This was the first Kids’ STEM Workshop we offered. We had a great attendance, and it was a wonderful way to kick off our series and let parents and kids know we would be doing this twice a month by offering an incredibly low cost program. And, what kid does not want to build the tallest tower in the room?
The skinny: This was a wonderful program, and it cost us $0 to offer it. The kids and parents enjoyed working together on something incredibly simple: build a tower out of nothing but newspaper and yarn that can hold the most weight possible.
Cost: $0. We used newspapers that were donated from our local print shop that they were going to recycle, and we had yarn and scissors available if kids wanted to use that to try their newspaper into rolls as part of their design.
Resources: Amy Koester had an excellent post about a program her library offered on Bridge Science. Her post was so straightforward that I thought, “Hey, we can do this too!” I highly encourage you to check it out.
How it went: First, I brought all the kids together into our Storytime/Programming room. I told the kids that today they were going to be Engineers! We talked about what that word means, and what structures they knew about and interact with that engineers designed. Then, I told the kids that specifically they were going to be Bridge Engineers. I showed them Amy Koester’s Prezi presentation that helped introduce basic design concepts for bridges. (For some reason, the youtube video from Amy’s pretension on the Tacoma Brudge would not play. I showed my students this historic recording of the Tacoma Bridge Collapse instead: Tacoma Bridge Collapse).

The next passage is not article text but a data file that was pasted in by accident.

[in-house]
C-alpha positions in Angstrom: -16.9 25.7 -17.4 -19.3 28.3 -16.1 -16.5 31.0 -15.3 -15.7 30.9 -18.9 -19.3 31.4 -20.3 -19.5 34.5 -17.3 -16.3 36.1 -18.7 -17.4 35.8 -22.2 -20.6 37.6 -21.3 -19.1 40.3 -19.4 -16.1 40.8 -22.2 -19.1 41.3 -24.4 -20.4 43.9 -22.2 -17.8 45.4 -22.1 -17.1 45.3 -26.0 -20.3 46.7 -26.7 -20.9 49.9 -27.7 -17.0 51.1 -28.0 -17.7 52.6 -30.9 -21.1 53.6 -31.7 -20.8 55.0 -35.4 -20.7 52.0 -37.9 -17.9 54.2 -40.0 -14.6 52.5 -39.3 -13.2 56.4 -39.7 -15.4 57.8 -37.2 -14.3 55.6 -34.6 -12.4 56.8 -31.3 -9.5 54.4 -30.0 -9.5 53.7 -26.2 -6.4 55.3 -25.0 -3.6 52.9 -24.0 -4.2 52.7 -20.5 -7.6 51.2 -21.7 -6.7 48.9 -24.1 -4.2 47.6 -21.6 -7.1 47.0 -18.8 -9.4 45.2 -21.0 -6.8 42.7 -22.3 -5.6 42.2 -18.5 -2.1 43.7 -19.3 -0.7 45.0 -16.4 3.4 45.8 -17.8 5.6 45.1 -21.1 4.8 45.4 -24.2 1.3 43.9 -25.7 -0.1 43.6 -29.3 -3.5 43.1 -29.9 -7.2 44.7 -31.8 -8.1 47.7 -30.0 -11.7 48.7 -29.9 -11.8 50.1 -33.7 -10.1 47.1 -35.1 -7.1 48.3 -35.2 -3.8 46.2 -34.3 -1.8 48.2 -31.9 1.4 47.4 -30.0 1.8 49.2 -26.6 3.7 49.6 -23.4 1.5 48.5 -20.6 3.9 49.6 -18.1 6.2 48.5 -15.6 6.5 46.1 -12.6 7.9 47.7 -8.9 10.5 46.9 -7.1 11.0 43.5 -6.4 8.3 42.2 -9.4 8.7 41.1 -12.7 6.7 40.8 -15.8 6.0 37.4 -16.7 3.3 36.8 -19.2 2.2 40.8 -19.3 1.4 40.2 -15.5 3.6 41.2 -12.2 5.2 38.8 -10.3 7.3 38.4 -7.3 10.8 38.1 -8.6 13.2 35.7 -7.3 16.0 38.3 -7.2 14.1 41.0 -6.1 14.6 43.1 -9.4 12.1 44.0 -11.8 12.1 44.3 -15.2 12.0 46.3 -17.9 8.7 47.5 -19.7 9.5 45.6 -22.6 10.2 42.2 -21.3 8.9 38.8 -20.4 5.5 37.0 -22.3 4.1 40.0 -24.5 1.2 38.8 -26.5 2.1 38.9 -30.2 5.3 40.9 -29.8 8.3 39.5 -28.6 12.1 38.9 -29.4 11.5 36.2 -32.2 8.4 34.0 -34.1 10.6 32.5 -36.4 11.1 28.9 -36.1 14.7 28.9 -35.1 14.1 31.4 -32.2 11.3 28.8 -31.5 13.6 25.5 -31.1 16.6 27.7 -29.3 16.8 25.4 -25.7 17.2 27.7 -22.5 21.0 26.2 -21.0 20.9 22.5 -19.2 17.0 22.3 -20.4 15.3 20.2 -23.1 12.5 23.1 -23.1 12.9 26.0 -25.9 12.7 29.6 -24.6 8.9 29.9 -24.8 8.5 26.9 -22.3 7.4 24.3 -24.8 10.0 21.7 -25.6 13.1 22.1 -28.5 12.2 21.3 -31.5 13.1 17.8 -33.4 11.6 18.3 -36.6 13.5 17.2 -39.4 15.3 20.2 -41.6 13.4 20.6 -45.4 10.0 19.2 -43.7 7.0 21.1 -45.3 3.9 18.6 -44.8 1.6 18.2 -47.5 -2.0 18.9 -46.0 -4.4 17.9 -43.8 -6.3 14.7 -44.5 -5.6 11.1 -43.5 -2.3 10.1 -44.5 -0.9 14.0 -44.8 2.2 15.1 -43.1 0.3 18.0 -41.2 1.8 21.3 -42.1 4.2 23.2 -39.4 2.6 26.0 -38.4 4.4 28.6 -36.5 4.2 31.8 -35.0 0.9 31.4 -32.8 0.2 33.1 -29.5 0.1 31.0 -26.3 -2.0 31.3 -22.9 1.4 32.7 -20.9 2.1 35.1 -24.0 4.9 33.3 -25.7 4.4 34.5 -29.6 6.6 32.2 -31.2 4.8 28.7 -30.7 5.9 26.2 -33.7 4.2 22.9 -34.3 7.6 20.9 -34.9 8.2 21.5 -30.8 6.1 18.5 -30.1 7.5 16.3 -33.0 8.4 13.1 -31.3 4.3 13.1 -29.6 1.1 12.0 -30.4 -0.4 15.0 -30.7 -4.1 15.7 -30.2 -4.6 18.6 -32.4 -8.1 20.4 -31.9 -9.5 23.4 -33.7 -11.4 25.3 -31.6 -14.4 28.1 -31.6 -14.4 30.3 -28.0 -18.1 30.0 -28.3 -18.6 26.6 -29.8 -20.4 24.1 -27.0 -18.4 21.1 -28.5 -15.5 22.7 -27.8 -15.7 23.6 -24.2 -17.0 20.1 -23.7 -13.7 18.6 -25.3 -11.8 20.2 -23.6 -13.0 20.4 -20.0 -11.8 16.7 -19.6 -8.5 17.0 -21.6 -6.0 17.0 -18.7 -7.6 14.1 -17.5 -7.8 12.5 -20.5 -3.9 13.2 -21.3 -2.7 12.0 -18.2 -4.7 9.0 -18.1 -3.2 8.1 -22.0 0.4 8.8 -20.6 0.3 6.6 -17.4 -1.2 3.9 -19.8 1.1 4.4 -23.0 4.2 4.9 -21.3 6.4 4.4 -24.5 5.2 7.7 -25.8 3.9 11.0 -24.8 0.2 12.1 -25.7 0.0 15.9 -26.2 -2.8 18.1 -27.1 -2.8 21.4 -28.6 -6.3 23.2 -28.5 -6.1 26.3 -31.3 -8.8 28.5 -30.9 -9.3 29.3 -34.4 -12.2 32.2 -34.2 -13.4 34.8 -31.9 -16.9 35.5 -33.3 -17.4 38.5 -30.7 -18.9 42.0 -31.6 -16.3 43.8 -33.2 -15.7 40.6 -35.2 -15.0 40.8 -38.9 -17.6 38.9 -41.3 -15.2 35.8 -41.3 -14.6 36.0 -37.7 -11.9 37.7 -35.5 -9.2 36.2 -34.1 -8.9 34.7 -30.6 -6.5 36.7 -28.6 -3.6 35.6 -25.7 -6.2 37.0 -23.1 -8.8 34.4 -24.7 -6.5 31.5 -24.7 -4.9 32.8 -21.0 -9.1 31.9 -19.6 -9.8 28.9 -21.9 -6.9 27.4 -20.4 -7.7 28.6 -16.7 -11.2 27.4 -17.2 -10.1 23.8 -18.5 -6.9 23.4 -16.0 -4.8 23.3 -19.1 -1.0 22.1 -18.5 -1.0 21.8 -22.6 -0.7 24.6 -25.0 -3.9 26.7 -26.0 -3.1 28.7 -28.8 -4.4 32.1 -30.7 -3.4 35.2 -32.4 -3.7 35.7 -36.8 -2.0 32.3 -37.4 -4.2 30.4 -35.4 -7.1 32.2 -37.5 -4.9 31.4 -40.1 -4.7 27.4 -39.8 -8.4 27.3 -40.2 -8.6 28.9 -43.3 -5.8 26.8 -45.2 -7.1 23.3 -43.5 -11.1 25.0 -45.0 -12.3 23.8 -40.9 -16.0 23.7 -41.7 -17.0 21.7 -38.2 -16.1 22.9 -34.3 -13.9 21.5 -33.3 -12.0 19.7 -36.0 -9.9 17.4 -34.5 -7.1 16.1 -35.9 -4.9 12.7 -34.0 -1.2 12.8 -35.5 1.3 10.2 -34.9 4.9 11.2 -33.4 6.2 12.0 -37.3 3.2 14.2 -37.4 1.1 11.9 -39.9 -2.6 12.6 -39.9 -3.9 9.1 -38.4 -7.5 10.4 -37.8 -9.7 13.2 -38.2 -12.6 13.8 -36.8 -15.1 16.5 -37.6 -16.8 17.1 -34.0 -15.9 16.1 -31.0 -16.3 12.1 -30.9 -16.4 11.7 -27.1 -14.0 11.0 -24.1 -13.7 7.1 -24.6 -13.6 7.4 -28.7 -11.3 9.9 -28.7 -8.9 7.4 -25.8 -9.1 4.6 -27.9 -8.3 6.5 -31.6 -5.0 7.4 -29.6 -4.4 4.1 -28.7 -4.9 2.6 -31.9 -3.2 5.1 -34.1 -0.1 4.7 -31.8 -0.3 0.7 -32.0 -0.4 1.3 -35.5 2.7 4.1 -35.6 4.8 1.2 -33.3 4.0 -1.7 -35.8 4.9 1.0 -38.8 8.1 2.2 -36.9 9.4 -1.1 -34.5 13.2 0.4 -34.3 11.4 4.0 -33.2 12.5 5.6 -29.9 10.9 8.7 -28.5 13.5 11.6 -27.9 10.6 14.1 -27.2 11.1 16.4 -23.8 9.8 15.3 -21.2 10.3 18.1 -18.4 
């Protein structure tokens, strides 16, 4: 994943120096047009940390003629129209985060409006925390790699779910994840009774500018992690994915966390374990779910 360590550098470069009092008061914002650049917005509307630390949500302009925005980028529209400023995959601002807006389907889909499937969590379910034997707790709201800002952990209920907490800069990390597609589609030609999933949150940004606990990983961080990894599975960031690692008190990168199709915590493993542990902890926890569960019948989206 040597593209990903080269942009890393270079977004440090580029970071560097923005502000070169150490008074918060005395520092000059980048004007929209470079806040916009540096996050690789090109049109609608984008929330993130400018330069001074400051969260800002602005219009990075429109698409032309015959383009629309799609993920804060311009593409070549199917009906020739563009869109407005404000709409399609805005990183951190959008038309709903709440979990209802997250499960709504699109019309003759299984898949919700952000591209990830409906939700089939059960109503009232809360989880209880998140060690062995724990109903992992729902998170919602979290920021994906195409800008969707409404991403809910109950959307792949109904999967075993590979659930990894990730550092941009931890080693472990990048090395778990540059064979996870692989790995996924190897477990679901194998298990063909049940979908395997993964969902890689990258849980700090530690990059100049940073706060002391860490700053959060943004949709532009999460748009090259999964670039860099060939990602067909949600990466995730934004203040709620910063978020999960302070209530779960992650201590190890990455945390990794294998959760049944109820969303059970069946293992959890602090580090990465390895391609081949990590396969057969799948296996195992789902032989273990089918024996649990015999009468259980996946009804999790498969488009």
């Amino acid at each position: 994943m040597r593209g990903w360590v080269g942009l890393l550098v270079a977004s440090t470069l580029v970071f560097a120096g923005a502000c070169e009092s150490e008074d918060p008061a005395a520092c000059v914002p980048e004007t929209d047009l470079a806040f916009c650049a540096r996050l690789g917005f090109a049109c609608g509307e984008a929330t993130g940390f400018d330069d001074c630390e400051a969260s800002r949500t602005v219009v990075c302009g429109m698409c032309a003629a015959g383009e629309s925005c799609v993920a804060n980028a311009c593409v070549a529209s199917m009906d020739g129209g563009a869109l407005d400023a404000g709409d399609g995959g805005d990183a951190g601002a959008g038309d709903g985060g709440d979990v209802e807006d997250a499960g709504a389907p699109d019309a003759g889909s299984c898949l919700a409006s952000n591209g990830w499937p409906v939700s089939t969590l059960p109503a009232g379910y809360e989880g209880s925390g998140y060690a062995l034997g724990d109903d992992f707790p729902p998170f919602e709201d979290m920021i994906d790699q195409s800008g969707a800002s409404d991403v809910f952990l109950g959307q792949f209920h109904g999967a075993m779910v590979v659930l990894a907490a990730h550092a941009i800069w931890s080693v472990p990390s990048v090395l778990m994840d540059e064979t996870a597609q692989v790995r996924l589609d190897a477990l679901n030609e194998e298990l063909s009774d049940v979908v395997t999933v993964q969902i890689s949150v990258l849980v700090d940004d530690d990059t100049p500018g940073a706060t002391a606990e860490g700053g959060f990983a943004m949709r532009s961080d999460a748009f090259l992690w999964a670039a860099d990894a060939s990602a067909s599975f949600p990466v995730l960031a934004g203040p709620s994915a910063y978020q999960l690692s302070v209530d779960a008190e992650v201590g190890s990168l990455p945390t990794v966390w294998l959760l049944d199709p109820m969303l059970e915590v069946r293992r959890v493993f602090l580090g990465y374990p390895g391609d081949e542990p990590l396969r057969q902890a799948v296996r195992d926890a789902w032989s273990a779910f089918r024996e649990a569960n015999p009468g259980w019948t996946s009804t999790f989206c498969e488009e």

After we were finished, I told the kids to go out into our main programming room. They would have newspaper and yarn as their materials. Nothing else. They had 20 minutes to build a bridge that would go over the opening of a cardboard box. I would place as many library books over their bridge as I could before it collapsed. It was up to them to come up with their own design.
Parents and kids worked together to come up with their designs. It was incredibly heartwarming to see parents and kids doing something together that required creative problem solving without knowing the best answer beforehand.
The strongest design of the night was a child who helped me balance over 120 books. Her bridge was still going strong, but the tower of books was so high I was worried it would fall and hurt someone!
Wonderful problem solving opportunity for families to work on together.